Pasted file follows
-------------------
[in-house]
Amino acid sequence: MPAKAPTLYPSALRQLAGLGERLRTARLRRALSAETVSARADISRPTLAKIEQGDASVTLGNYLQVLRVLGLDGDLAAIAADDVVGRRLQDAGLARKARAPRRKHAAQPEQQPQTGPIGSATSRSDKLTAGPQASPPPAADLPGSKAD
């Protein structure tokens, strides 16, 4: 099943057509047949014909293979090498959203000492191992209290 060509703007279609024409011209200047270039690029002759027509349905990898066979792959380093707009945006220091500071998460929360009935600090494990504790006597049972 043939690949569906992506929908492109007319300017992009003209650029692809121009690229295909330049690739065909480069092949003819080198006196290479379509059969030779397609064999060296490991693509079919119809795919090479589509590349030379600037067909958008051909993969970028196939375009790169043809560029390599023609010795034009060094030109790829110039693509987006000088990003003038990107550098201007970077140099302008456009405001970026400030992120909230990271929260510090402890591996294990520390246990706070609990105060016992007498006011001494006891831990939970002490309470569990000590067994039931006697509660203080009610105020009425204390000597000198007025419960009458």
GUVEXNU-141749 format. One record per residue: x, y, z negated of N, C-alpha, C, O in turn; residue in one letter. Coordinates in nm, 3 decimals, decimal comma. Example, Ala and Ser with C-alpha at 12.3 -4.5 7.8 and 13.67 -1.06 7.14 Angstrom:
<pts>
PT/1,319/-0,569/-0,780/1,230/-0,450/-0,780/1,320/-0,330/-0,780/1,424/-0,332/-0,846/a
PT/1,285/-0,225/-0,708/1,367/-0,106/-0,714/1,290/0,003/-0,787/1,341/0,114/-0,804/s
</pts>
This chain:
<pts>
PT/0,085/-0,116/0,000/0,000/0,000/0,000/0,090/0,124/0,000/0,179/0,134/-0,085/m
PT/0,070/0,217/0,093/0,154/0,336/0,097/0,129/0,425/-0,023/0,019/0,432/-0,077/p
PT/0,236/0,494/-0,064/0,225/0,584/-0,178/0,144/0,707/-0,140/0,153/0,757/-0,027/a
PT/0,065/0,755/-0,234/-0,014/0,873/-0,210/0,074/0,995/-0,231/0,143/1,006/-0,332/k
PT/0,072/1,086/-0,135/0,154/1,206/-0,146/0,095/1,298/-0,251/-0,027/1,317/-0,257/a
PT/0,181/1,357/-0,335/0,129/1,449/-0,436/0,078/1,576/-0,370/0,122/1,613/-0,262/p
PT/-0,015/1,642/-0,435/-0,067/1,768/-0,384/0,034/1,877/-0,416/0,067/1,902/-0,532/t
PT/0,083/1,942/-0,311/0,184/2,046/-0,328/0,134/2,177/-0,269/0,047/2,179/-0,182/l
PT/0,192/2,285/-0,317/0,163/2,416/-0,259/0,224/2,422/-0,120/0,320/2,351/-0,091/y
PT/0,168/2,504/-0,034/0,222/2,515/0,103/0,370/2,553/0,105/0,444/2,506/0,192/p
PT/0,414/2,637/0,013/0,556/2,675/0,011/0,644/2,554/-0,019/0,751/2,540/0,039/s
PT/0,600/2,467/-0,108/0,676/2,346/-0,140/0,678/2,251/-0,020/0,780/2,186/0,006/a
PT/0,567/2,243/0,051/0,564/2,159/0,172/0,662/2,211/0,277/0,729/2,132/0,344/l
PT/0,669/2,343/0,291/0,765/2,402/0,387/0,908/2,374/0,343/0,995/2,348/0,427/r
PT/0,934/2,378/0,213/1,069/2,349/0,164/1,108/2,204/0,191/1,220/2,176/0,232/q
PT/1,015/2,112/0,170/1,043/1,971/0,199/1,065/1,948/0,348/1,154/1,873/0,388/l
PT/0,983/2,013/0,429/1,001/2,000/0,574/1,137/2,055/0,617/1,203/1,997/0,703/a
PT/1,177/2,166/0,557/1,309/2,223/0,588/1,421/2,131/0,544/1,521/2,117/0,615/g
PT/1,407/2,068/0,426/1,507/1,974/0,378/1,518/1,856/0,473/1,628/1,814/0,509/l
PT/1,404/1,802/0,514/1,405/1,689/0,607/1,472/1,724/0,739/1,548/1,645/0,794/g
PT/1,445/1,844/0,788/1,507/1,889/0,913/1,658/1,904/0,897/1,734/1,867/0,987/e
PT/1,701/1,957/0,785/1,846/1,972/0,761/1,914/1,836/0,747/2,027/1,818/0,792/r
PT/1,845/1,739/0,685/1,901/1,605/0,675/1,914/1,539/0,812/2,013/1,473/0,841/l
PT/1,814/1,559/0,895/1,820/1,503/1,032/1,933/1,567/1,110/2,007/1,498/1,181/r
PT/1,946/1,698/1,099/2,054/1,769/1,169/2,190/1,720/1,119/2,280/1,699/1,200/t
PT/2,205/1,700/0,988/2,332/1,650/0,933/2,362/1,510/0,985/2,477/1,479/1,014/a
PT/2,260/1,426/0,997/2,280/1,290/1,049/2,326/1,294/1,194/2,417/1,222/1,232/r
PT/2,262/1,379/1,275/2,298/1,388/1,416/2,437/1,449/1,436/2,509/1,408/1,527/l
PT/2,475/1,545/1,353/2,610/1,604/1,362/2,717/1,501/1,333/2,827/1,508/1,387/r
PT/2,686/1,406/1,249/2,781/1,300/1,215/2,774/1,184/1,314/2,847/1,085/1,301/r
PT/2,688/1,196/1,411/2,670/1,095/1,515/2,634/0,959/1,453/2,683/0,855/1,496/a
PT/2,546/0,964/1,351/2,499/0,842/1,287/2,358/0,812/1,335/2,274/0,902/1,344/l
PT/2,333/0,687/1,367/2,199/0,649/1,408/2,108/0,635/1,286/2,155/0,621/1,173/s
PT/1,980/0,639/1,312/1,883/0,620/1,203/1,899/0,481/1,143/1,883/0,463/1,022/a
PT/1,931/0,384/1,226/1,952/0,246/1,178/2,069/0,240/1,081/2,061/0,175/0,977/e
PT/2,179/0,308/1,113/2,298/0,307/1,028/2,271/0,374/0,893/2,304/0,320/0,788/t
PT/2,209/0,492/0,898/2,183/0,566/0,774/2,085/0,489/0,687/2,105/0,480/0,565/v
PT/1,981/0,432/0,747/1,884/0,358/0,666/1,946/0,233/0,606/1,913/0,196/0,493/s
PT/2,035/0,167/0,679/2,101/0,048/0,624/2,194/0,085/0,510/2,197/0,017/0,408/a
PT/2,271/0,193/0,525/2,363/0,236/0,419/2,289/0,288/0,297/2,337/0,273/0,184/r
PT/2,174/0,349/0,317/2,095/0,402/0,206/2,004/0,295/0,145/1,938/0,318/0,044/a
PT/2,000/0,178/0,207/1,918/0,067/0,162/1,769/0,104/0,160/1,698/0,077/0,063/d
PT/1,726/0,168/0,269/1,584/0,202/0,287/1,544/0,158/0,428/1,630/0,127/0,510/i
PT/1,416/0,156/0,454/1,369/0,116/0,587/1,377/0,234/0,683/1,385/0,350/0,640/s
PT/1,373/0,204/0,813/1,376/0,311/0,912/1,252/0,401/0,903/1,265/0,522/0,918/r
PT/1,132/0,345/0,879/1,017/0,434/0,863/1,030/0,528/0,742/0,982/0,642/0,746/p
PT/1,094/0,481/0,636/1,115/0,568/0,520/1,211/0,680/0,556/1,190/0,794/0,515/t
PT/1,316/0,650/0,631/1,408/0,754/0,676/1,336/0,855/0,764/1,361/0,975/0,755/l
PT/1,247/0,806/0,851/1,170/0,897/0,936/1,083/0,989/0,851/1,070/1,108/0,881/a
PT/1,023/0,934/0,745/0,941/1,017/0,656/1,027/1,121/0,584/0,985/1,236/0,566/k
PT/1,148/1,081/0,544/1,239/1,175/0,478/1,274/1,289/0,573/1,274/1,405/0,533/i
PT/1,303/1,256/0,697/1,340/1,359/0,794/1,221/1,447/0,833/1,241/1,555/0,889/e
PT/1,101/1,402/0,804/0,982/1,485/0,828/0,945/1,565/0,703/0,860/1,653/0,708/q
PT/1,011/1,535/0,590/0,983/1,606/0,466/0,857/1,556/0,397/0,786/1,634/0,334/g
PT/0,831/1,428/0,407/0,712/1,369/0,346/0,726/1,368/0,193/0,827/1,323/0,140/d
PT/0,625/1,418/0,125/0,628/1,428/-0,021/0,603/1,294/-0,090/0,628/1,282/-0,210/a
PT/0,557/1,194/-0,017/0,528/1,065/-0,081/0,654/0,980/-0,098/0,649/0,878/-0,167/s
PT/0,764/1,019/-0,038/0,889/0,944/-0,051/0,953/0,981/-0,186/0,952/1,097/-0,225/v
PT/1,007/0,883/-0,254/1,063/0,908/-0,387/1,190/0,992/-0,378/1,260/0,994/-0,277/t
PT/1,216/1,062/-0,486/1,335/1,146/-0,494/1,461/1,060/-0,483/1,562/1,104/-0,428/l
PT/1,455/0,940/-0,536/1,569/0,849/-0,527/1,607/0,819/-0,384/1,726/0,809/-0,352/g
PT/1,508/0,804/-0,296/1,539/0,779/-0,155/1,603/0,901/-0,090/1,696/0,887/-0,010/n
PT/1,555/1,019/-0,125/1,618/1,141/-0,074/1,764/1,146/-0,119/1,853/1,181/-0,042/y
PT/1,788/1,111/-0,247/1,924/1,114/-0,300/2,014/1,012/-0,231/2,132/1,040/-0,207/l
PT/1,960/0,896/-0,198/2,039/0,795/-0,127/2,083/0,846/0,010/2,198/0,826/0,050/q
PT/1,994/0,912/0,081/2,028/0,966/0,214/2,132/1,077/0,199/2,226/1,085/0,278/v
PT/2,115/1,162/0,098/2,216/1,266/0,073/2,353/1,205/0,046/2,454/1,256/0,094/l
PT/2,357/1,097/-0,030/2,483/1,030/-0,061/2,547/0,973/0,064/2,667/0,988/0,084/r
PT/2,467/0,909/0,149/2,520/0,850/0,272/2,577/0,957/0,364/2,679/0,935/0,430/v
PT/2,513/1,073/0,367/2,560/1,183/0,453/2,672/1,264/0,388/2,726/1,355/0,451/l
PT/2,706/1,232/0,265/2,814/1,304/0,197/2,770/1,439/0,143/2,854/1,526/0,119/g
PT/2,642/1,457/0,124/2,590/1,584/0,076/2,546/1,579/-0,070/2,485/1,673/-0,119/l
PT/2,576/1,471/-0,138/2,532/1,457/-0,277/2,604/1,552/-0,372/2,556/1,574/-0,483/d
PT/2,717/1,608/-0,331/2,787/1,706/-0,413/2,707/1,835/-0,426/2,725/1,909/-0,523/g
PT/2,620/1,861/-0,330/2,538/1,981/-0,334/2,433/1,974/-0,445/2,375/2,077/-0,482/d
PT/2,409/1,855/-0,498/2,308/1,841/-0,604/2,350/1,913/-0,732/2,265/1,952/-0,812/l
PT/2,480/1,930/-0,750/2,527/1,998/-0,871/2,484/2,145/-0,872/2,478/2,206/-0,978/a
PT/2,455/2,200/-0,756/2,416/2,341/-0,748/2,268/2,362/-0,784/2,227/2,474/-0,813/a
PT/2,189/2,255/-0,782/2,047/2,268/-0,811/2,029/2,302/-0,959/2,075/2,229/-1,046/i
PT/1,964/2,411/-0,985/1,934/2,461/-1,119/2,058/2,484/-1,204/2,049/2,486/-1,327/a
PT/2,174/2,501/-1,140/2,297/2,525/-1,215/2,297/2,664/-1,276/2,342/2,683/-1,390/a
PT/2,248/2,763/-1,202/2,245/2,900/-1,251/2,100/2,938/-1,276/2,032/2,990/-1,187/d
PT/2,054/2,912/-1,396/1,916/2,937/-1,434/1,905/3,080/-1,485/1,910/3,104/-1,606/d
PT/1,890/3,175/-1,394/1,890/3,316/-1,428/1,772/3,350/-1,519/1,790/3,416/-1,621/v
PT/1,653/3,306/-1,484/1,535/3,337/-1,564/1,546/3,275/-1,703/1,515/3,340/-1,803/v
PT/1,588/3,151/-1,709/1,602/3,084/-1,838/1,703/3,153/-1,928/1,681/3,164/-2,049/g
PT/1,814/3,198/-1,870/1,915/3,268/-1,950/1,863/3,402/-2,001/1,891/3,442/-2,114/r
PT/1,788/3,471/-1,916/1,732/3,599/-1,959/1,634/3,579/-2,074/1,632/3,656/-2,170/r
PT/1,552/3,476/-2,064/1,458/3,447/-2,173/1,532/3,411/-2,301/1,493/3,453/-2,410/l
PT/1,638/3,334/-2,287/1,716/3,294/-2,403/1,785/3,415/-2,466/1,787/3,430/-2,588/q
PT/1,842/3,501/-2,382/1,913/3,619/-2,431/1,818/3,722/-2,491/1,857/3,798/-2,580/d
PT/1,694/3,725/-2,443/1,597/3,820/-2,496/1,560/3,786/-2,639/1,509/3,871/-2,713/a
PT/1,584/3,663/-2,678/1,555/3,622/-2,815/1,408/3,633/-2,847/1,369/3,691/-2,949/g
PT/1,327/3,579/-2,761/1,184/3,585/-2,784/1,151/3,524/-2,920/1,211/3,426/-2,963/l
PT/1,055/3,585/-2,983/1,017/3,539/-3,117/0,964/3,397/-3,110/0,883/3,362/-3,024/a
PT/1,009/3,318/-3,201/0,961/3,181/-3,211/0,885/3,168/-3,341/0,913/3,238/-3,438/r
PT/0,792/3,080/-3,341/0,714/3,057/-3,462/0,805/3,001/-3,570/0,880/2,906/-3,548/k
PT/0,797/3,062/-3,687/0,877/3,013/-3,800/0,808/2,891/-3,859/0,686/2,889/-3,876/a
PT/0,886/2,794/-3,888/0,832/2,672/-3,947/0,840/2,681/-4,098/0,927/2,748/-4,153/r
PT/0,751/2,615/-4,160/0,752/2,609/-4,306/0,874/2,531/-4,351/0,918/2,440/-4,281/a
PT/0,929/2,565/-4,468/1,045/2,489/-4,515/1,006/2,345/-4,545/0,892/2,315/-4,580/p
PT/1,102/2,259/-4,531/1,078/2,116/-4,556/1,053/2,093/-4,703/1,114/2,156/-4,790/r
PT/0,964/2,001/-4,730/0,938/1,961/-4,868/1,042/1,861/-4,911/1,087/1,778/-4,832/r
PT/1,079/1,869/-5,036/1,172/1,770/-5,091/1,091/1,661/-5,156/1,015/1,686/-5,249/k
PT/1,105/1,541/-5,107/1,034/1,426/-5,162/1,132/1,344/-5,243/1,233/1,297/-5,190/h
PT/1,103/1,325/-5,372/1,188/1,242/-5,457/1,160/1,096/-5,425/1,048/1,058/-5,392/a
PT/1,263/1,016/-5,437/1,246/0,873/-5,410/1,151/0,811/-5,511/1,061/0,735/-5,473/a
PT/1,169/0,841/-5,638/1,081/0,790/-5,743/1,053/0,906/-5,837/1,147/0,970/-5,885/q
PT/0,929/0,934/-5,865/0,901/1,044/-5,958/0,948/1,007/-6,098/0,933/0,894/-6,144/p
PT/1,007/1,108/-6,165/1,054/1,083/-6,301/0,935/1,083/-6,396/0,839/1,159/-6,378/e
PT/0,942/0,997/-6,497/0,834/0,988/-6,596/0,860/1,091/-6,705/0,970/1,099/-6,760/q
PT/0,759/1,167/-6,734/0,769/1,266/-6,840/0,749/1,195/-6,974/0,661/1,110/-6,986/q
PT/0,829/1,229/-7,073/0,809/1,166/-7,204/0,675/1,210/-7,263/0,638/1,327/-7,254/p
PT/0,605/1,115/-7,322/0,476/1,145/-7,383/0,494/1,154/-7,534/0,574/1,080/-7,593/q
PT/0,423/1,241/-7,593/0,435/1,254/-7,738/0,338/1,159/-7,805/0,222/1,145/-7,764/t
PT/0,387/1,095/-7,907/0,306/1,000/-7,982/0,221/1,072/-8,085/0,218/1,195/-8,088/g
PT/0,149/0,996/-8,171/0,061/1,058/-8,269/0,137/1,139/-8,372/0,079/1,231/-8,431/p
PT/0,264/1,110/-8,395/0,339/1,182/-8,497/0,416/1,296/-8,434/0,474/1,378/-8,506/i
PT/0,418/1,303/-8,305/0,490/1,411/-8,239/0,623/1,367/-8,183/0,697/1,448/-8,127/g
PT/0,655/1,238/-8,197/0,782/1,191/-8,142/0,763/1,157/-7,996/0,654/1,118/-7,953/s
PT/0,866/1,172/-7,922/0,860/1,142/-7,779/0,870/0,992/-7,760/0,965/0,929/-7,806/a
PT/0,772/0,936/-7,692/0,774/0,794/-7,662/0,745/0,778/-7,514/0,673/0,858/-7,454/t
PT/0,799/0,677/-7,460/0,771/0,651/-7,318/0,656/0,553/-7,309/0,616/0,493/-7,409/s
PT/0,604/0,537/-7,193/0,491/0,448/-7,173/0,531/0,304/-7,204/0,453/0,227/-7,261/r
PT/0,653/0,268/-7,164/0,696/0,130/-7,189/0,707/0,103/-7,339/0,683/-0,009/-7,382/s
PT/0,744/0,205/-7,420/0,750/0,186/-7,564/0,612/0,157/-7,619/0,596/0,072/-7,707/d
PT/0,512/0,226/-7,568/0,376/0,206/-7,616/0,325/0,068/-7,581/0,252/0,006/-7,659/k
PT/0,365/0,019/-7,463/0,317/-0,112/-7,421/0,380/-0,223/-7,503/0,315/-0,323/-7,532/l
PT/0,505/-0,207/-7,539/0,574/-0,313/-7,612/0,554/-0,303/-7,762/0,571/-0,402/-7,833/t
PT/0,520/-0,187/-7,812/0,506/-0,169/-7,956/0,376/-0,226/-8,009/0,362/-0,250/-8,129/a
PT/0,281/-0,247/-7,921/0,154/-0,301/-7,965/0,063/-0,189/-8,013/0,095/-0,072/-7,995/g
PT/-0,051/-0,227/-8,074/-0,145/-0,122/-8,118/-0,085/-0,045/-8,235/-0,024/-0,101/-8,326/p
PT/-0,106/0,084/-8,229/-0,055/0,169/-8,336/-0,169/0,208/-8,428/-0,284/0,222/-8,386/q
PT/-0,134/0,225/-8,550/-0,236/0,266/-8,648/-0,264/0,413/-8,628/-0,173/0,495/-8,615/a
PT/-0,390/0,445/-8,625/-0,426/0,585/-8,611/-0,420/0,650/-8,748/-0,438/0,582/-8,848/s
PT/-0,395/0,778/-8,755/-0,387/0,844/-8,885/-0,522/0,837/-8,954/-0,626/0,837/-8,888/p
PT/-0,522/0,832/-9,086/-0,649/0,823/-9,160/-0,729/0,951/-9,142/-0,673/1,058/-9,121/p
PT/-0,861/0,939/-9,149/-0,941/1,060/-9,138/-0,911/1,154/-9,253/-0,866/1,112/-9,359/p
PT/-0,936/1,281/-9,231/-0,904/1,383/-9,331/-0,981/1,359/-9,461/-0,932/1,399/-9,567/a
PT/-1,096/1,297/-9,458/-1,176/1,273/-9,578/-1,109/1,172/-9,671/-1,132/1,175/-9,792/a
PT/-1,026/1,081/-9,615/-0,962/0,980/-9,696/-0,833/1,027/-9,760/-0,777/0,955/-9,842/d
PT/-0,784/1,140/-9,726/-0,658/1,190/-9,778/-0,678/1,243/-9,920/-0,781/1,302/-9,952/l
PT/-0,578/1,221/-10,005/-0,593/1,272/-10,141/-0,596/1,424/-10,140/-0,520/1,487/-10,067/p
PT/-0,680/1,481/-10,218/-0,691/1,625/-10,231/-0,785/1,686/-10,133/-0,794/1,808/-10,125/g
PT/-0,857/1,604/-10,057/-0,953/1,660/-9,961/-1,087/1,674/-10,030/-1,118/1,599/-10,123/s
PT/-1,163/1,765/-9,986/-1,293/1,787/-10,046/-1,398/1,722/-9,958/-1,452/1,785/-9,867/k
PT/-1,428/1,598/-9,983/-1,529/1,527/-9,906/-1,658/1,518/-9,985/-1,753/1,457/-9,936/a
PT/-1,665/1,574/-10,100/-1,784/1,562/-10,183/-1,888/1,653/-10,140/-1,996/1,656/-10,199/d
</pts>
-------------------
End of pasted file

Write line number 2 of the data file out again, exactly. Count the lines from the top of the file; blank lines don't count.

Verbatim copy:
Amino acid sequence: MPAKAPTLYPSALRQLAGLGERLRTARLRRALSAETVSARADISRPTLAKIEQGDASVTLGNYLQVLRVLGLDGDLAAIAADDVVGRRLQDAGLARKARAPRRKHAAQPEQQPQTGPIGSATSRSDKLTAGPQASPPPAADLPGSKAD